"I am protesting because we want to keep the climate green. We have many environmental problems in Uganda, because the forests are being razed and wetlands are being drained. We have to protect the planet, there is no planet B.”

Chimney stacks pump out smoke from a power plant

South Africa produces some of Africa's dirtiest air

Did you know?

Africa isn't a big source of greenhouse gas emissions responsible for climate change. It is home to 14% of the world's population but only responsible for 7% of the world's emissions. Several African countries, though, prove an exception to the rule. 

South Africa is continent's largest producer of green house gases, ranking 14th in the world, thanks to its heavy dependence on coal power. The country produces “more carbon dioxide than Britain, despite having 10 million fewer people and an economy one-eighth the size,” according to The Economist magazine.

11:30 Cape Town, South Africa. The rally has reached Parliament where the crowd is listening to speeches. 

 

Photo of corn fields covered in water in Malawi following Cyclone Idai

Africa is ill-equipped to deal with extreme weather events such as Cyclone Idai that are expected to become more common

Did you know?

Africa is the continent most vulnerable to the impacts of climate change, according to the United Nations. This could take the form of extreme droughts, flooding and storms. With their high rates of poverty and reliance on traditional agriculture, African countries are less able to adapt to climate change. 10:00 Cape Town, South Africa. Rally is getting started to march on Parliament.

Chantal Dette, African Climate Alliance, Cape Town
"What motivates me the most is that about a year ago my country was suffering water shortages and drought. We faced the 'day zero' scenario when the taps will be turned off. People in the Cape Flats [the townships on the outskirts of Cape Town] were really suffering."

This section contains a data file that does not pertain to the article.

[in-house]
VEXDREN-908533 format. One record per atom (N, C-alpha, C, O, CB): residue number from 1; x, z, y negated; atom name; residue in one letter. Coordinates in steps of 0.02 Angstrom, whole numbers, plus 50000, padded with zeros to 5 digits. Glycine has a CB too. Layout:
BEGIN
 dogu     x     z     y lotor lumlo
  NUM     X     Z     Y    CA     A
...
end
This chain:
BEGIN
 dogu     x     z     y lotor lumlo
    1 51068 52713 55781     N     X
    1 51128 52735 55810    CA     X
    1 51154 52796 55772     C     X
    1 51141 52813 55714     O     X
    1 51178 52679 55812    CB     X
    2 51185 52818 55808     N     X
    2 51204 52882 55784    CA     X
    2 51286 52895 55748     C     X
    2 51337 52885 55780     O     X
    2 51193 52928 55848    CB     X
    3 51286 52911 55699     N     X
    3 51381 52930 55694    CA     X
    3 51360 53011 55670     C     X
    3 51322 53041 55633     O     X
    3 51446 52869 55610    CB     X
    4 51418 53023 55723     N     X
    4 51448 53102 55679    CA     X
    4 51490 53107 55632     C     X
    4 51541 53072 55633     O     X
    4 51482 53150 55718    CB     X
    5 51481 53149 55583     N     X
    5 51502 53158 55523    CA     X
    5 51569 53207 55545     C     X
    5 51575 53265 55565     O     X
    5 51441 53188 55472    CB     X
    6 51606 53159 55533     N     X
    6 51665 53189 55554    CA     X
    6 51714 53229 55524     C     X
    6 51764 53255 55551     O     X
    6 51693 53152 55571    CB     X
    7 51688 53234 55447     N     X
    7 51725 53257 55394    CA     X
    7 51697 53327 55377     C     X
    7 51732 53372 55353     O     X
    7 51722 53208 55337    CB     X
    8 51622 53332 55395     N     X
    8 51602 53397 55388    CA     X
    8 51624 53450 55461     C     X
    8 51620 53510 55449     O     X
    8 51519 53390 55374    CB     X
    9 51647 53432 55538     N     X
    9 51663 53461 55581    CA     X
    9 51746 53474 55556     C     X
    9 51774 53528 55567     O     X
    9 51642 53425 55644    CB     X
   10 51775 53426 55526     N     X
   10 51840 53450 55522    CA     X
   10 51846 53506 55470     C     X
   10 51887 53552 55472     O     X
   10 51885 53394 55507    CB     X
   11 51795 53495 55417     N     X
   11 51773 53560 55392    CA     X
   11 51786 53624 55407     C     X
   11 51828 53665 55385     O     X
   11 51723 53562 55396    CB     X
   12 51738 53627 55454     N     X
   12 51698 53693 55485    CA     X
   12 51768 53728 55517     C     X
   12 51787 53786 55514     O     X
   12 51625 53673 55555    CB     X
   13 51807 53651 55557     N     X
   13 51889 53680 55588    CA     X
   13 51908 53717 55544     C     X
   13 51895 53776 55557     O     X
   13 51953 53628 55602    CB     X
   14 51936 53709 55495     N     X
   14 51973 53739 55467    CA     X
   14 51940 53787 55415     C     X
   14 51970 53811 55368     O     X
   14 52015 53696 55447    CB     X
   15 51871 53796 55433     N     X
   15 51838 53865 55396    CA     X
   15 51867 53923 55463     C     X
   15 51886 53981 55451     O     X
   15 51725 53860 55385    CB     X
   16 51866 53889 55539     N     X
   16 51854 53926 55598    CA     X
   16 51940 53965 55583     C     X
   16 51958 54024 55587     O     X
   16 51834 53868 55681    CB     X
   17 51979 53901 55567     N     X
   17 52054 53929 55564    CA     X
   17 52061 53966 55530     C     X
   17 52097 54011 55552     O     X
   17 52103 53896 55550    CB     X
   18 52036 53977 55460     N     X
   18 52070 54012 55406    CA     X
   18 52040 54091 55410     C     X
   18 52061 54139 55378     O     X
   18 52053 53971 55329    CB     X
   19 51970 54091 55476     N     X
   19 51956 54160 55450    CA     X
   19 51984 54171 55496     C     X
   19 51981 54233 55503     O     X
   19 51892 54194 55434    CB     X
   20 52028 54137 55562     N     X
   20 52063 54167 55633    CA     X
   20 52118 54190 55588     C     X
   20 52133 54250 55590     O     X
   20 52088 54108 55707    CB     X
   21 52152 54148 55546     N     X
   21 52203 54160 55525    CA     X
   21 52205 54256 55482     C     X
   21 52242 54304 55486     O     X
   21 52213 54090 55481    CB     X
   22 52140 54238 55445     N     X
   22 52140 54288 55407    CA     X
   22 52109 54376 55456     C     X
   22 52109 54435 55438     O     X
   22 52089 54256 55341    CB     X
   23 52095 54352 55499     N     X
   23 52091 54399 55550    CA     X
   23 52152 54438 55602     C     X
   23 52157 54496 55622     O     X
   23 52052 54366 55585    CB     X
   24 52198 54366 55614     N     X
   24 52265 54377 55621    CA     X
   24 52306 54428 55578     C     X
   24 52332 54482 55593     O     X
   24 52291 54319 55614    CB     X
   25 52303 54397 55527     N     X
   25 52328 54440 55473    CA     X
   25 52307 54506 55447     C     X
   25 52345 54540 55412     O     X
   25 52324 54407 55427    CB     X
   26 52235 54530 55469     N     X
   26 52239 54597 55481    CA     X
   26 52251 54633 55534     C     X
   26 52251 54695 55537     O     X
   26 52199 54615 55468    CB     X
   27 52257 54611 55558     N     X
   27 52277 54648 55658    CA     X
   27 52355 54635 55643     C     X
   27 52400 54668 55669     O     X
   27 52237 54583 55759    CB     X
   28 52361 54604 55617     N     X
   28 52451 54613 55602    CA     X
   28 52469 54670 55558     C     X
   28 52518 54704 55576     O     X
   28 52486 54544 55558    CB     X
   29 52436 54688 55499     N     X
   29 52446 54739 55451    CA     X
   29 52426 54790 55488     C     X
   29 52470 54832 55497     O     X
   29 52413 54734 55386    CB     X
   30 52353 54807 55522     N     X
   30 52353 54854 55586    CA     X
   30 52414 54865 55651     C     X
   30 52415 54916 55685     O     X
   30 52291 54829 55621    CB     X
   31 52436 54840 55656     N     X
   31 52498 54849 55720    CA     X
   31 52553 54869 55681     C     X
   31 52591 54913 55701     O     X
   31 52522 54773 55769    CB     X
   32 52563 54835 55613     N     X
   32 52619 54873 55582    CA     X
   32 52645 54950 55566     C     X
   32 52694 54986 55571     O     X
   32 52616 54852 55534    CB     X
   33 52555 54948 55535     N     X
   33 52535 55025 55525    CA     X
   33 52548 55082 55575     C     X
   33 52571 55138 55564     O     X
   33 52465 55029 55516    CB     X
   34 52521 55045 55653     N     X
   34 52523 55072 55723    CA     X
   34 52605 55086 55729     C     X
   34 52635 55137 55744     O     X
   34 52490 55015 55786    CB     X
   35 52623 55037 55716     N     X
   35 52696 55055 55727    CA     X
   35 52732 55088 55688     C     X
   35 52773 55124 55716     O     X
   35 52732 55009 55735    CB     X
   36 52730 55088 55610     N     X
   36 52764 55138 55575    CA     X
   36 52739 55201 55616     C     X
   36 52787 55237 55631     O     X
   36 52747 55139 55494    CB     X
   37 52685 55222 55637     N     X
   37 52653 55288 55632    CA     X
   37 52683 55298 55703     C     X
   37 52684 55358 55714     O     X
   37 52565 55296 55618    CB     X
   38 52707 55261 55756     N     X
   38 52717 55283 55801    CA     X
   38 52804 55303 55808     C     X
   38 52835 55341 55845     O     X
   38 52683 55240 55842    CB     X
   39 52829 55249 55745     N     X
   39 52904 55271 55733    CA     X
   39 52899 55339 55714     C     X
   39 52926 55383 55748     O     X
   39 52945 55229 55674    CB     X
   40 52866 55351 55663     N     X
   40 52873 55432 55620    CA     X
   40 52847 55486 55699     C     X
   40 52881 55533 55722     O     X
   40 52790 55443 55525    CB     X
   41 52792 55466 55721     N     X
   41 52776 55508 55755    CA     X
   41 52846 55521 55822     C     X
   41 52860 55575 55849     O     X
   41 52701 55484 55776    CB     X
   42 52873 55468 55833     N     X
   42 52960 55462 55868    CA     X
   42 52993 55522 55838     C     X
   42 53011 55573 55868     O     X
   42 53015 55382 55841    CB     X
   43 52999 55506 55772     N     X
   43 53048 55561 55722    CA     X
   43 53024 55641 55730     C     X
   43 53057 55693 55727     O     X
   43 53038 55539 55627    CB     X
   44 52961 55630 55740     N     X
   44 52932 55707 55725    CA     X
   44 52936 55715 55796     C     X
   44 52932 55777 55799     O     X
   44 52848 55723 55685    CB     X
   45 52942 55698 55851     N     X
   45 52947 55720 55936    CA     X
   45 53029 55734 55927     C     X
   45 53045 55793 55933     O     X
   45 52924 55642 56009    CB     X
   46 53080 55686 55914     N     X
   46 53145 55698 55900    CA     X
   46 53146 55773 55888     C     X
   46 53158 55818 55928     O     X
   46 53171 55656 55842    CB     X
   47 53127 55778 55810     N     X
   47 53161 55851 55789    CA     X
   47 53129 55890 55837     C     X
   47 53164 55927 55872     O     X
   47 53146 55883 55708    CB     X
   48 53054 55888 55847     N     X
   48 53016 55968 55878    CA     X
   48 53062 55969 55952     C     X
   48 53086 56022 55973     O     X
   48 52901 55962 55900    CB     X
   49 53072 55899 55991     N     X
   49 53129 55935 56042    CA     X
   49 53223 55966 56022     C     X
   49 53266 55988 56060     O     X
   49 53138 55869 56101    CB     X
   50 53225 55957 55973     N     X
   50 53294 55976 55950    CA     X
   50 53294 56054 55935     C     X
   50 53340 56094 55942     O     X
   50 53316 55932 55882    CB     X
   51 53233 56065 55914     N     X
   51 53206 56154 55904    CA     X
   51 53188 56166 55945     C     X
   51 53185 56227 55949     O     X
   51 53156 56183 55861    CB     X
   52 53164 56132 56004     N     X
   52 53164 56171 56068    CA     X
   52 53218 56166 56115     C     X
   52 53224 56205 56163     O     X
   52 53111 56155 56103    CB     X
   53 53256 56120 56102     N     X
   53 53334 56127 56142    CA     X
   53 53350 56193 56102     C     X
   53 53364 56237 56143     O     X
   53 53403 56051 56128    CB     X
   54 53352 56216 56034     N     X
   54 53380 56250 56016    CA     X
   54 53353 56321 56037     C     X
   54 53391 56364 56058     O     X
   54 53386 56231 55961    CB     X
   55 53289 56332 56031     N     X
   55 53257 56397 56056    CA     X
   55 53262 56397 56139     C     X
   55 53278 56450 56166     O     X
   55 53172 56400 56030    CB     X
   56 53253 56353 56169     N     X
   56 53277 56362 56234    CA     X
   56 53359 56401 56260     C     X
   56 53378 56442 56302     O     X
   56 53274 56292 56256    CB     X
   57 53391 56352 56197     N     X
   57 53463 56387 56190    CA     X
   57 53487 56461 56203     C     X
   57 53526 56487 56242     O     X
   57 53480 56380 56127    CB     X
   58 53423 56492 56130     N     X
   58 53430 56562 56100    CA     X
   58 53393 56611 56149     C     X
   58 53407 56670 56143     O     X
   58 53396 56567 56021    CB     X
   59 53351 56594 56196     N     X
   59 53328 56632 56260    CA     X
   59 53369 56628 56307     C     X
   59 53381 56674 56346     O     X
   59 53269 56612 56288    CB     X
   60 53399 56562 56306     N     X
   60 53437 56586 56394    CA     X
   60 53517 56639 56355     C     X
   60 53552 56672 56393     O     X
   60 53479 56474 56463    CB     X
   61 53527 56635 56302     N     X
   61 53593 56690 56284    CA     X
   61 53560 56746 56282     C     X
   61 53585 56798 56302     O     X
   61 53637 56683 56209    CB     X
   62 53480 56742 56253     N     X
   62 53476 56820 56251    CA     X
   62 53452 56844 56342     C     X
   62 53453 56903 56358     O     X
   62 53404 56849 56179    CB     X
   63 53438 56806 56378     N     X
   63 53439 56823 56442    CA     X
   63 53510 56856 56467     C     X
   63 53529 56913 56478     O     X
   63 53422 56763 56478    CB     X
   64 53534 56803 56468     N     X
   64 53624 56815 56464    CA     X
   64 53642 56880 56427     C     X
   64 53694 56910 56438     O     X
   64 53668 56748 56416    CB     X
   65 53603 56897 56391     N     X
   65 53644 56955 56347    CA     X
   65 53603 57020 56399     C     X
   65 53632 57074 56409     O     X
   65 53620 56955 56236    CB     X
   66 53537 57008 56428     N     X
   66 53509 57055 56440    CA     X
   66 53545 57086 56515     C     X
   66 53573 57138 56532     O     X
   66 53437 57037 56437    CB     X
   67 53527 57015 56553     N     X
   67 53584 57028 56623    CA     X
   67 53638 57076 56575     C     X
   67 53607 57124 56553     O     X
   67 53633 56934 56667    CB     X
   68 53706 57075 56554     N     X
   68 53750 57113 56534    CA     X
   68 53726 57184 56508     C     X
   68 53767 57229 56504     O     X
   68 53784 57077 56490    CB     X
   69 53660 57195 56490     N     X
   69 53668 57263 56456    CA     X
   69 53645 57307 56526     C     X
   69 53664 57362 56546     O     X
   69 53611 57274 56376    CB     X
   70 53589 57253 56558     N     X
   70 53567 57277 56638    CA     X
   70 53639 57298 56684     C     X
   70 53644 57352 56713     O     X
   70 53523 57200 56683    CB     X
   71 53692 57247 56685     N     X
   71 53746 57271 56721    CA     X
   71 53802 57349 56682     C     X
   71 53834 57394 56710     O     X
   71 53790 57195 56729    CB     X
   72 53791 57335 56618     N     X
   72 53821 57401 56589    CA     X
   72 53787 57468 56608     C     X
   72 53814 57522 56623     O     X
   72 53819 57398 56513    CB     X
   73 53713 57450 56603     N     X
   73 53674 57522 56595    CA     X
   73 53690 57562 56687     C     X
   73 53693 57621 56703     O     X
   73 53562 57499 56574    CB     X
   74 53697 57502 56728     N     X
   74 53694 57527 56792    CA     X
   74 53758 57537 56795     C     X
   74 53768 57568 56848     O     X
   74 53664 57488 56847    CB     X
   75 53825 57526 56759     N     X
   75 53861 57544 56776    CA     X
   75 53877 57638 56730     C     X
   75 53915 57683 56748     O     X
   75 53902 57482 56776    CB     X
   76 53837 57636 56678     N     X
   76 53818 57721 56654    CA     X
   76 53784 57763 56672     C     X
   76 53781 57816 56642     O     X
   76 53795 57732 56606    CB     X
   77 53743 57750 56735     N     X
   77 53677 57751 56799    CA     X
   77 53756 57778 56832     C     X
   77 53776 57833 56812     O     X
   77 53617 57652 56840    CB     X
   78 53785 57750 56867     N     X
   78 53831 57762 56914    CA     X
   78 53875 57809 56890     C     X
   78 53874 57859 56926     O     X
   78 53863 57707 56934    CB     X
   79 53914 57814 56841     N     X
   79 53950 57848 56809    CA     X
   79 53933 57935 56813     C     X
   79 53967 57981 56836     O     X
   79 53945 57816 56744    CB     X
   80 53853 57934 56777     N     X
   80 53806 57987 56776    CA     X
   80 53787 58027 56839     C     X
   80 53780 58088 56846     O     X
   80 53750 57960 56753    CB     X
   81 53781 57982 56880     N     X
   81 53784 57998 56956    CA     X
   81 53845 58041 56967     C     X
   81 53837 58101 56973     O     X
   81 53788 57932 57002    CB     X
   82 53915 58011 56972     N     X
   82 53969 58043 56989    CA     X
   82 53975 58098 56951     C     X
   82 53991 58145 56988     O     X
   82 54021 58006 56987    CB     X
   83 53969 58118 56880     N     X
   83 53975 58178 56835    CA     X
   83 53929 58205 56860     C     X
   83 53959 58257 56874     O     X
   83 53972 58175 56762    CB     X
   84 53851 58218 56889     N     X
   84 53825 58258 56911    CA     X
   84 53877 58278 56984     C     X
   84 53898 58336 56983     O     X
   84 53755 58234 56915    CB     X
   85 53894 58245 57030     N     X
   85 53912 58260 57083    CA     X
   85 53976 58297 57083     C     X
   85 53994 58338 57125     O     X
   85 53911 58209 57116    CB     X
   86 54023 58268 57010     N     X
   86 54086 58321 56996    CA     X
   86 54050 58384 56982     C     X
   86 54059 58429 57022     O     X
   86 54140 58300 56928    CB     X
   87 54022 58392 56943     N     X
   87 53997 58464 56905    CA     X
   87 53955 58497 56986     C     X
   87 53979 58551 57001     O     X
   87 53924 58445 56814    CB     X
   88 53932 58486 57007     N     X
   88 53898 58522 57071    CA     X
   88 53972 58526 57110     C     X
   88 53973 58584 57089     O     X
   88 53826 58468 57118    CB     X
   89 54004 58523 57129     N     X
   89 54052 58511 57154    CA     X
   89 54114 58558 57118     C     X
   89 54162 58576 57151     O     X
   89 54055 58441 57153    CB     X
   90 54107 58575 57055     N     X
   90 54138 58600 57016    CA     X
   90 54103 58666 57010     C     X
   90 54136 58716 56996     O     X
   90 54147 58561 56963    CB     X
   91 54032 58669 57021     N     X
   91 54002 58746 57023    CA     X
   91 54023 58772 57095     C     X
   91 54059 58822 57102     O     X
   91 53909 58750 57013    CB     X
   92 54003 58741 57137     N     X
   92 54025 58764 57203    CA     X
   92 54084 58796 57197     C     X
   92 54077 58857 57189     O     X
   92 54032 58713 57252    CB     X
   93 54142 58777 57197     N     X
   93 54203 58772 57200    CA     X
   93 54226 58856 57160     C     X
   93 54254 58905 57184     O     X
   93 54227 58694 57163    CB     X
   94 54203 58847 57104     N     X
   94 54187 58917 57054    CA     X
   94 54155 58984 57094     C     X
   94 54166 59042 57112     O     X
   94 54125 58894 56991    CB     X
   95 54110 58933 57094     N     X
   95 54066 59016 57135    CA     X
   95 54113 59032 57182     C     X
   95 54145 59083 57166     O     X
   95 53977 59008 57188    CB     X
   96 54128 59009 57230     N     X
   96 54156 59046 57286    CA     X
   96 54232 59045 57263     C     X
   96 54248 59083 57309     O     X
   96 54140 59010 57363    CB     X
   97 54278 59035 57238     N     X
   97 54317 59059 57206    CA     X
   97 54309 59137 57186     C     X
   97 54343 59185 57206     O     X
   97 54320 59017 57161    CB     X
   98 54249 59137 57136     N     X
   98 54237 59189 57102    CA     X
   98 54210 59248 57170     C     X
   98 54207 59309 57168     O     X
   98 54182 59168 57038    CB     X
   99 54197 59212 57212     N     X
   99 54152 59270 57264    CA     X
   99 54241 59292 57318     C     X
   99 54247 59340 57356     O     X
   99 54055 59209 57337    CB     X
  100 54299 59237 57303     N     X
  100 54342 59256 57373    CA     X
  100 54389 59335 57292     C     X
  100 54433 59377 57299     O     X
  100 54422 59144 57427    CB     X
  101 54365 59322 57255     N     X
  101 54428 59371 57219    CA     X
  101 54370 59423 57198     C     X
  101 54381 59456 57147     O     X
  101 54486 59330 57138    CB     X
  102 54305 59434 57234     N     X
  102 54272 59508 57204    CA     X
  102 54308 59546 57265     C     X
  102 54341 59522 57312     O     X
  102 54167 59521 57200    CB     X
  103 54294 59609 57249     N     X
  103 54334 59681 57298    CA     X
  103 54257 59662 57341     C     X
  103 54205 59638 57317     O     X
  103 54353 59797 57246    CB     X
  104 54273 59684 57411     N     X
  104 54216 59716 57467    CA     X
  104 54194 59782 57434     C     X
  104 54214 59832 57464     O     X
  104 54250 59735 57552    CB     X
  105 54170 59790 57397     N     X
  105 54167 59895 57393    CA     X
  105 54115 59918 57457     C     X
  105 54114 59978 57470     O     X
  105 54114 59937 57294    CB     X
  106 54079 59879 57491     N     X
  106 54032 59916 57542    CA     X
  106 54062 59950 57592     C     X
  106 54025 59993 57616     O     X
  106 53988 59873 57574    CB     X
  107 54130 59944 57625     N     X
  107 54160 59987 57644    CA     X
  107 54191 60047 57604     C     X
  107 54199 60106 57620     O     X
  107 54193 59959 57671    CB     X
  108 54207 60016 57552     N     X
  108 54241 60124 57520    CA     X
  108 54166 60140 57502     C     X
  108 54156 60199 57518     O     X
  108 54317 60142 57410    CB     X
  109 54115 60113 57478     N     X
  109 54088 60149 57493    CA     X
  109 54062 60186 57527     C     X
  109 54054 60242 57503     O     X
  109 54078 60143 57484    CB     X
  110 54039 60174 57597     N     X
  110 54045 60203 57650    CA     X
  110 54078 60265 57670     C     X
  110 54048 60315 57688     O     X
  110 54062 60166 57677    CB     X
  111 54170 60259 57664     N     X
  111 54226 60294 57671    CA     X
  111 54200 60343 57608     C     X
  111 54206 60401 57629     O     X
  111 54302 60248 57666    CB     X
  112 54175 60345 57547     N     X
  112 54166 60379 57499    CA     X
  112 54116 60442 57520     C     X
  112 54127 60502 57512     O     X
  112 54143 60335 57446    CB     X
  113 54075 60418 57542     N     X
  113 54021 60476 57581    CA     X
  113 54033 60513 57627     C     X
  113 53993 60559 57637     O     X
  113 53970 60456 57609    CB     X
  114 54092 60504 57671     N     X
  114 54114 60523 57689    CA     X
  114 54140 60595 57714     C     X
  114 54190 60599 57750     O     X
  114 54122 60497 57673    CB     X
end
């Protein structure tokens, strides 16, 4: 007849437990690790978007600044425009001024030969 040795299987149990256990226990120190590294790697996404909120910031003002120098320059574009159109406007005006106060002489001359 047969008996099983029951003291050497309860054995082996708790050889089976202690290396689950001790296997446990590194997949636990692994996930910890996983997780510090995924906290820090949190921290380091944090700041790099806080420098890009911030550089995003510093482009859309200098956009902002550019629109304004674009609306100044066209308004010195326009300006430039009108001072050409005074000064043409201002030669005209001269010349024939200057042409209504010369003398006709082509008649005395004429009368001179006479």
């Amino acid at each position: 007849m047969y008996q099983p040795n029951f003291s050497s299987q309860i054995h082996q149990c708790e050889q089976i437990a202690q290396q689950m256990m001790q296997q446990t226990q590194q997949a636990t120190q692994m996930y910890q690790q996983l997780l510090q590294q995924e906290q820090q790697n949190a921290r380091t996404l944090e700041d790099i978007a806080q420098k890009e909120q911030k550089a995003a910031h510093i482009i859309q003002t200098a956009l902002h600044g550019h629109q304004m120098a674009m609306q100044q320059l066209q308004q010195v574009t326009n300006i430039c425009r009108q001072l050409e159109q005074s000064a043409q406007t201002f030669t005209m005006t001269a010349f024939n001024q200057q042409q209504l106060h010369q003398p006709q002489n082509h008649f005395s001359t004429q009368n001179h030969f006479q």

10:00 Johannesburg, South Africa. The climate change action strike is underway. 

Did you know? 

According to the Climate Action Tracker, Ethiopia is one the countries doing most to tackle climate change in the world. 

08:00 Uganda: March underway in the Sebei region of Uganda, where many events and rallies are planned for today, including in Kampala. 

Protesters hold signs as they take part in the climate strike

Kenya is expected to see more droughts and floods due to climate change

07.00 Kenya: The climate strike in Nairobi has kicked off. Protesters are demanding an end to coal-power plants and more renewables in Kenya. It seems that almost everyone there is holding a sign, ranging from: “Protect God's creation” to “The seas are rising and so must we” Wind energy blows me away”, "Be part of the solution, not pollution” and “There is no planet B”.

 

07:00 Kaduna, Nigeria. The city of Kaduna has started its one-day Sustainability Summit to be followed by a clean-up day on Saturday as part of a push to raise awareness about the need to protect the environment. 

Luisa von Richthofen and Andrew Wasike in Nairobi, as well as Uwais Abubakar Idris in Abuja contributed to this article.